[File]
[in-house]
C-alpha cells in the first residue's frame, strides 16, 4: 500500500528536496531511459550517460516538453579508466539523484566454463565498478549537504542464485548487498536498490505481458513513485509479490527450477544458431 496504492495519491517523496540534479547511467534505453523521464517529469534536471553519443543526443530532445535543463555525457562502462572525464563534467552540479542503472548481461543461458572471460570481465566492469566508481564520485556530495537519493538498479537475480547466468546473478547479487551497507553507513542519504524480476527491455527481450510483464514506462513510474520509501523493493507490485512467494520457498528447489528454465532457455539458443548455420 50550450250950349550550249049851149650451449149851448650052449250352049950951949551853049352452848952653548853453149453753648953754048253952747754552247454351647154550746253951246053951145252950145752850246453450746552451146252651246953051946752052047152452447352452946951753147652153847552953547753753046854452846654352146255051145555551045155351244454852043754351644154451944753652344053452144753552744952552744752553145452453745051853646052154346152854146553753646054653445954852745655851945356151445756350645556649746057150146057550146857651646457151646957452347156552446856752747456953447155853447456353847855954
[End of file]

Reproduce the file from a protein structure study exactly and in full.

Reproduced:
[in-house]
C-alpha cells in the first residue's frame, strides 16, 4: 500500500528536496531511459550517460516538453579508466539523484566454463565498478549537504542464485548487498536498490505481458513513485509479490527450477544458431 496504492495519491517523496540534479547511467534505453523521464517529469534536471553519443543526443530532445535543463555525457562502462572525464563534467552540479542503472548481461543461458572471460570481465566492469566508481564520485556530495537519493538498479537475480547466468546473478547479487551497507553507513542519504524480476527491455527481450510483464514506462513510474520509501523493493507490485512467494520457498528447489528454465532457455539458443548455420 50550450250950349550550249049851149650451449149851448650052449250352049950951949551853049352452848952653548853453149453753648953754048253952747754552247454351647154550746253951246053951145252950145752850246453450746552451146252651246953051946752052047152452447352452946951753147652153847552953547753753046854452846654352146255051145555551045155351244454852043754351644154451944753652344053452144753552744952552744752553145452453745051853646052154346152854146553753646054653445954852745655851945356151445756350645556649746057150146057550146857651646457151646957452347156552446856752747456953447155853447456353847855954